- Provide sensible advice to members of the public
- Arbitrate disputes in a way that is seen as fair by the unsuccessful party
- Chair meetings so the meeting is not subject to legal challenge
- Draft your own private member’s bills
- Give meaningful instructions to senior bureaucrats
Once you become a Member of Parliament, the Mainstream Party loses any ability to control or influence you. In the final analysis, the only real power we have lies in our choice of the syllabus for your candidate’s course. Through our judicious selection of course material, our aims and preferences will become your aims and preferences. You will become an entirely different person to who you would be if the syllabus had been selected by left-wing academics.
You may perhaps have already acquired the necessary knowledge. If you are a medical practitioner, your university degree will not have included any of the above subjects. The same would apply to most other professions and trades. Even lawyers do not study economics and history. But if you think you know everything that a politician needs to know, then you have a legal right to start your own party, rather than joining our party!
Our party has a different expectation of members of parliament than the major parties. Liberal and Labor politicians see their role as like that of hereditary lords, to be celebrities. We see a member of parliament as being a social worker and solicitor rolled into one. If a member of the public has a problem, and no-one else can help, they come to their member of parliament. Your role is to provide a solution to their problem. This could mean your having to do any of the following:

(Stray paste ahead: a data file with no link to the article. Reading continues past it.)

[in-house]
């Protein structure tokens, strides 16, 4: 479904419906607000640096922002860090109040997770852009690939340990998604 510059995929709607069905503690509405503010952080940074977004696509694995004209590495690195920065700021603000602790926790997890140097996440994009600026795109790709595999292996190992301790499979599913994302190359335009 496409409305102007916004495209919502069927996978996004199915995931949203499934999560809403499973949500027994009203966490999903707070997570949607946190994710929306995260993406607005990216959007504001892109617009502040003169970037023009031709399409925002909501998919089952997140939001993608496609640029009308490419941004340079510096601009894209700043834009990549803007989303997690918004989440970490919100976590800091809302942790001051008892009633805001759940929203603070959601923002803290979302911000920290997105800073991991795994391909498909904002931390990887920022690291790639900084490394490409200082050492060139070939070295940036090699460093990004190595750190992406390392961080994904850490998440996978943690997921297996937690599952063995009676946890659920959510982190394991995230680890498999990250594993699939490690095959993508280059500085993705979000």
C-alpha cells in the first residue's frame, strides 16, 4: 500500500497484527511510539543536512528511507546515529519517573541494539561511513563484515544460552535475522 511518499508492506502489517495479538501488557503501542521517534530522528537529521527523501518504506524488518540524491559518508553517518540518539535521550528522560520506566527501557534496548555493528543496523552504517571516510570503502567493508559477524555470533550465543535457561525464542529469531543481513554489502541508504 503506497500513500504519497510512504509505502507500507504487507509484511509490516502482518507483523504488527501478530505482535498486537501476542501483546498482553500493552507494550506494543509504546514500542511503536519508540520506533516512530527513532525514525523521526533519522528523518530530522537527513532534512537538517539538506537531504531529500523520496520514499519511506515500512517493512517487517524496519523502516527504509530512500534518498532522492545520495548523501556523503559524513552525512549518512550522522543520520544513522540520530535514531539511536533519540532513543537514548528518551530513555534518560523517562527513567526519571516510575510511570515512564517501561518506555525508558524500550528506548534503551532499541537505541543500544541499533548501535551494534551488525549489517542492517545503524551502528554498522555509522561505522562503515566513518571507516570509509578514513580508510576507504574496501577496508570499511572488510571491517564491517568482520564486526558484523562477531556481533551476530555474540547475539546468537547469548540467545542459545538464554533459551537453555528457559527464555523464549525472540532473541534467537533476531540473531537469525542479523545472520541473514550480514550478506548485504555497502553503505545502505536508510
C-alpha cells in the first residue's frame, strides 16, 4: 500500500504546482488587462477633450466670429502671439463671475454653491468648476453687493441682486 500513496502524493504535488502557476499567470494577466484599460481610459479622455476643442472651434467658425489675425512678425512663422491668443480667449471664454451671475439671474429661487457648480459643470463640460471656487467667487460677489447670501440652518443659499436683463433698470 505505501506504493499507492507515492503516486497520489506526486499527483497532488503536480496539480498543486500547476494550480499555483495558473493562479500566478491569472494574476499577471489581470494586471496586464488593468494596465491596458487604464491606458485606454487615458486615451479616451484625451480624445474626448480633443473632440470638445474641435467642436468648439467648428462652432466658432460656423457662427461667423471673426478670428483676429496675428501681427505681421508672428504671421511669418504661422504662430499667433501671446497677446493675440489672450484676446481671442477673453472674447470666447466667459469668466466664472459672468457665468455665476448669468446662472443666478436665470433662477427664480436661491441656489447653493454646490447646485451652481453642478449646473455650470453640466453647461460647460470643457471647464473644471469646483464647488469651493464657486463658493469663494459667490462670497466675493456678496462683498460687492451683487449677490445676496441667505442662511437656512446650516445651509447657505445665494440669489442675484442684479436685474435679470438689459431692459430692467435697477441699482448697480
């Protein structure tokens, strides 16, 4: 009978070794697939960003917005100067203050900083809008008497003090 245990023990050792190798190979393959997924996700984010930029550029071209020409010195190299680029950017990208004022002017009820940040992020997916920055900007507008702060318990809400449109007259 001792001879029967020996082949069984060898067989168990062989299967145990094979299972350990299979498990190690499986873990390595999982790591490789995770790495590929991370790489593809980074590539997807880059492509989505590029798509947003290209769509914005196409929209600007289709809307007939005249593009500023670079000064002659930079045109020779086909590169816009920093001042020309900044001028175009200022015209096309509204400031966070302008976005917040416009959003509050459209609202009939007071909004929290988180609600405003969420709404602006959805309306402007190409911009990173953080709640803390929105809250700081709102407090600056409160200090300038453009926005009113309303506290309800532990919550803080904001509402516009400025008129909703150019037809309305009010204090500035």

- Providing sensible advice to the constituent
- Ringing government departments on the constituent’s behalf
- Writing a letter on a constituent’s behalf
- Drafting a legal document for a constituent to file with a court
- Writing a speech for a constituent to give to the Small Claims Tribunal about why he should not be evicted from his flat
- Asking awkward questions in parliament
- Writing a private member’s bill to deal with the grievance of a constituent and of others in his position
- Paying for constituents to have medical treatment out of your own money
It is our aim that our members of parliament will provide these sort of services to all of their constituents, not just their mainstream constituents. The major emphasis will be on providing services to mainstream people, but they will provide services to everyone else as well. Many of the problems that mainstream people have are also problems for everyone else.
One of the best members of parliament ever was Lyndon Johnson, who eventually became president of the United States. We disagree with his policies, but the way he treated his constituents was exemplary. Johnson’s constituents were mainly hillbillies, that is, the sort of people shown on the television show, “The Waltons”. Whenever anyone in his district had a birthday, Johnson would send a card, “To John-Boy, Happy Birthday and Many Happy Returns from your Daddy’s best friend, Congressman Lyndon B. Johnson”. Johnson also used his connections to get power lines laid in his district, so his constituents could wash laundry using washing machines instead of by hand. We expect our members of parliament to follow Johnson’s example.